Grapefruit and green tea are rich in beneficial plant chemicals called polyphenols, making them healthy foods to include in your diet. The author of an article published in "Chemico-Biological Interactions" in January 2011 suggested that both of these foods may be beneficial for weight loss because of their high polyphenol content. Research results are conflicting, however, on whether this is actually the case.
A study published in "Metabolism" in July 2012 found that eating half of a grapefruit before each meal for six weeks didn't cause a significant amount of weight loss, with study participants losing only about 1.3 pounds. Green tea consumption also seems to lead to only small amounts of weight loss, ranging from 0.4 pound to about 7.7 pounds over the course of about three months, according to a meta-analysis published in "The Cochrane Library" in 2012. With results like these, you can't rely on drinking green tea or eating grapefruit to bring about any large changes in your weight. If you take any medications, speak with your doctor before adding grapefruit to your diet because it can interact with a number of medications and potentially cause adverse effects.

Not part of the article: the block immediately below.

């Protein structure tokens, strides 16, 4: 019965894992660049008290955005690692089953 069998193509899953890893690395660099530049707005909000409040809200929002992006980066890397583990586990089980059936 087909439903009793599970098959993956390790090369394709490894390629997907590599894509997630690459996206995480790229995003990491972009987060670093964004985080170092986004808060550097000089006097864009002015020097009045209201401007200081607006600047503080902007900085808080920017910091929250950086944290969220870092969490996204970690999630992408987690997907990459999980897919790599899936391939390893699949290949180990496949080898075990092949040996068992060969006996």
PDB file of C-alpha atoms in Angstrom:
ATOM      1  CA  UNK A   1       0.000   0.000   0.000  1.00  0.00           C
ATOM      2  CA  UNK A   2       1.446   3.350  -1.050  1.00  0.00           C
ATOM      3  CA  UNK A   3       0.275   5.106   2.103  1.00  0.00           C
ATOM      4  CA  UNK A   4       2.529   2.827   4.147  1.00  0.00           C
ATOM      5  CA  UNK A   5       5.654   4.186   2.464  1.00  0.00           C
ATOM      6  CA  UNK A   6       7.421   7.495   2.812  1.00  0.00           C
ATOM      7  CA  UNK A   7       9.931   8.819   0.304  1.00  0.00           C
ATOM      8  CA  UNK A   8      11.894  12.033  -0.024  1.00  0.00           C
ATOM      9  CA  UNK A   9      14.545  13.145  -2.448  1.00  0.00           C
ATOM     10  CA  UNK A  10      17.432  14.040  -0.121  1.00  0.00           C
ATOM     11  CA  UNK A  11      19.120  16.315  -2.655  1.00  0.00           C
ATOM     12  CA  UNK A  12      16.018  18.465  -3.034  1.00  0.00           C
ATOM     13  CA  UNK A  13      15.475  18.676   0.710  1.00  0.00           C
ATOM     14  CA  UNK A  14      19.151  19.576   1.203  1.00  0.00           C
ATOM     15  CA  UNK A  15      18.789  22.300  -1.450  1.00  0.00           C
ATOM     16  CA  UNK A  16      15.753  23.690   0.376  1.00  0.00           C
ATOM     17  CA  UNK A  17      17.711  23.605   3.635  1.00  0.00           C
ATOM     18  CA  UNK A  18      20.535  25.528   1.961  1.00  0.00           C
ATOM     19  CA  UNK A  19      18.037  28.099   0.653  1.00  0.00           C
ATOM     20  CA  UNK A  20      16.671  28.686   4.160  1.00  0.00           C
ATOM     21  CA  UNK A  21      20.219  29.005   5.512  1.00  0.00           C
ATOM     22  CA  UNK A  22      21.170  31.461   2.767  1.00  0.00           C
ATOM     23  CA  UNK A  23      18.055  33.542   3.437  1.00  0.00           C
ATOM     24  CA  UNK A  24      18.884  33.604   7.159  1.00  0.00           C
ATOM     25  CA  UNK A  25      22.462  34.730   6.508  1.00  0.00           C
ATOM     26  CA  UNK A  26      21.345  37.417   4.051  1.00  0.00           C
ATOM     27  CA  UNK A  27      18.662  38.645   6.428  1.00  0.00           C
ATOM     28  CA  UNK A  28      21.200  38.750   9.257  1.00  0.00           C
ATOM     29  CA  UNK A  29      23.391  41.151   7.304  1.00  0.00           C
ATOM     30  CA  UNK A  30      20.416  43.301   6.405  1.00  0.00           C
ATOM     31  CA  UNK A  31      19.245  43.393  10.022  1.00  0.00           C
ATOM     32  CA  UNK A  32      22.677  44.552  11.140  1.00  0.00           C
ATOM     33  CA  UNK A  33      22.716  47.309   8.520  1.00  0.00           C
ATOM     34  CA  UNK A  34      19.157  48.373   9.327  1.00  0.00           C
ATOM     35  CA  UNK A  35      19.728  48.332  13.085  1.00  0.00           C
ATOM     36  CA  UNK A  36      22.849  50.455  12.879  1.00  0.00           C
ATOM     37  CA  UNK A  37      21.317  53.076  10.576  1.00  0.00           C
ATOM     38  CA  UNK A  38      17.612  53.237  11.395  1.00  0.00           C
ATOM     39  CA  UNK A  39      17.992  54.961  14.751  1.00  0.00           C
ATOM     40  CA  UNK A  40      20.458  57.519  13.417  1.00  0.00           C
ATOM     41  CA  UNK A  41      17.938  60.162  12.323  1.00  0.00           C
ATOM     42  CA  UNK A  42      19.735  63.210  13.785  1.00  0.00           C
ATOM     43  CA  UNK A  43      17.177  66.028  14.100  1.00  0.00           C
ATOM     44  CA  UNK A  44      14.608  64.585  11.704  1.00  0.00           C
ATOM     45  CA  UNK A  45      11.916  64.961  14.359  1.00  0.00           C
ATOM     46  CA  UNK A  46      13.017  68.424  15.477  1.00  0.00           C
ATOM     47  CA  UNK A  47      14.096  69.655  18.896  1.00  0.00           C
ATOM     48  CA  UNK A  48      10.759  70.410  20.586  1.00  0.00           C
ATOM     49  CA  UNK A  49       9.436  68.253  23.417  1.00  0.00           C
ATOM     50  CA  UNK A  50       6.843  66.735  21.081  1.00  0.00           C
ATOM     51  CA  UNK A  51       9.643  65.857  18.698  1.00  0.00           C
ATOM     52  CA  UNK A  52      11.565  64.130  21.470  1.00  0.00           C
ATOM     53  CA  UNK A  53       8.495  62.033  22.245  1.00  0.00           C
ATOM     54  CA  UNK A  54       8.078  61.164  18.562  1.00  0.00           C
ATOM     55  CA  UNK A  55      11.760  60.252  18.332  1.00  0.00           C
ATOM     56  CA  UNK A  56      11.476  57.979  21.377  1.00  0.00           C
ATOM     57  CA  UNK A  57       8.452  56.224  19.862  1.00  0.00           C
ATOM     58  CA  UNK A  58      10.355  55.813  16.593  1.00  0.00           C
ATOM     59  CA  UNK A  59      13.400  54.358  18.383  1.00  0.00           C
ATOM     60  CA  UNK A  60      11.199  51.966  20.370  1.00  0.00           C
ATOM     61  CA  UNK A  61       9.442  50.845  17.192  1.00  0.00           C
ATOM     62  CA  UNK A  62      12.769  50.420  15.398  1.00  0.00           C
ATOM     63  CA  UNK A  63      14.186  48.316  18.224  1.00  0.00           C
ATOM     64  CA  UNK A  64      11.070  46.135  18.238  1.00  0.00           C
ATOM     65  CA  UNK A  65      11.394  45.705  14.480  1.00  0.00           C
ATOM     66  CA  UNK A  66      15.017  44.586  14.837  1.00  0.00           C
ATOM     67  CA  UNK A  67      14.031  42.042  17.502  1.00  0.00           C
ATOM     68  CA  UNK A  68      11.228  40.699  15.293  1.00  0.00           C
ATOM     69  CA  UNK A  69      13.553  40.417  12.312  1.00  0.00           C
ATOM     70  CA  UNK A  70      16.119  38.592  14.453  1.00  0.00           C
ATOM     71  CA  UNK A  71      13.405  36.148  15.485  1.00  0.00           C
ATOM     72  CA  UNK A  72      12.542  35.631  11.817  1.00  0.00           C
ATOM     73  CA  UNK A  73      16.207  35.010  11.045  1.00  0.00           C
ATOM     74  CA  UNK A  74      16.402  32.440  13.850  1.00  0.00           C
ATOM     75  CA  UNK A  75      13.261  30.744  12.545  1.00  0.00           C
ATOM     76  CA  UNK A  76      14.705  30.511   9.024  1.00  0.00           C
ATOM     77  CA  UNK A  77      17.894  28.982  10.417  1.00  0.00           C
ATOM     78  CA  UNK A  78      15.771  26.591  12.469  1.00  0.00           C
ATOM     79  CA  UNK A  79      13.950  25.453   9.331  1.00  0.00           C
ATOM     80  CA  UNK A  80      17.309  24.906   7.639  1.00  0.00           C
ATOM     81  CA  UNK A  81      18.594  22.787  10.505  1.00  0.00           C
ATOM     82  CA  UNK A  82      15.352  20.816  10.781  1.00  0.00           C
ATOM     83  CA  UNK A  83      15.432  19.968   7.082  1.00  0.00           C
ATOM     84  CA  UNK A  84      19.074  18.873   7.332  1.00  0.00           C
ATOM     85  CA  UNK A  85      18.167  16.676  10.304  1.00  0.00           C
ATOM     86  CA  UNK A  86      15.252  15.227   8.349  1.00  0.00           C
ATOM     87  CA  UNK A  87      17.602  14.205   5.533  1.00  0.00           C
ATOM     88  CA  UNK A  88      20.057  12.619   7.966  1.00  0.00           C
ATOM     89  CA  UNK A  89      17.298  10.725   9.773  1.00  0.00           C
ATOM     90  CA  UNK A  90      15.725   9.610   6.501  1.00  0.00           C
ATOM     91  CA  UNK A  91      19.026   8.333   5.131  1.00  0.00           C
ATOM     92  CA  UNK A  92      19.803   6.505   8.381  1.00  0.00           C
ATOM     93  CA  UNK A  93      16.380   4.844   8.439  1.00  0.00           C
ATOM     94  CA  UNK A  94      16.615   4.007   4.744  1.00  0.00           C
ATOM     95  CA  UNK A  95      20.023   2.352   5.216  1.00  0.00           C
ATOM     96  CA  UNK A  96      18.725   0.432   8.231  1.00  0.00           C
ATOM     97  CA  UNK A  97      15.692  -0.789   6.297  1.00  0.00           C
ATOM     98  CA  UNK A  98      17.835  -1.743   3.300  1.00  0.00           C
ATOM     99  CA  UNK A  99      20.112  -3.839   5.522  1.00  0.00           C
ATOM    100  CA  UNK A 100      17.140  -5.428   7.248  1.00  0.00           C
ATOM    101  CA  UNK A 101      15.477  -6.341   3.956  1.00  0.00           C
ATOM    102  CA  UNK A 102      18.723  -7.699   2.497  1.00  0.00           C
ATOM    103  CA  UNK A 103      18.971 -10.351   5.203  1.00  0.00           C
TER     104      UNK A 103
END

- Metabolism: The Effects of Daily Consumption of Grapefruit on Body Weight, Lipids, and Blood Pressure in Healthy, Overweight Adults
- The Cochrane Library: Green Tea for Weight Loss and Weight Maintenance in Overweight or Obese Adults
- Drugs.com: Drug Interactions with Grapefruit Juice
- Chemico-Biological Interactions: High Polyphenol, Low Probiotic Diet for Weight Loss Because of Intestinal Microbiota Interaction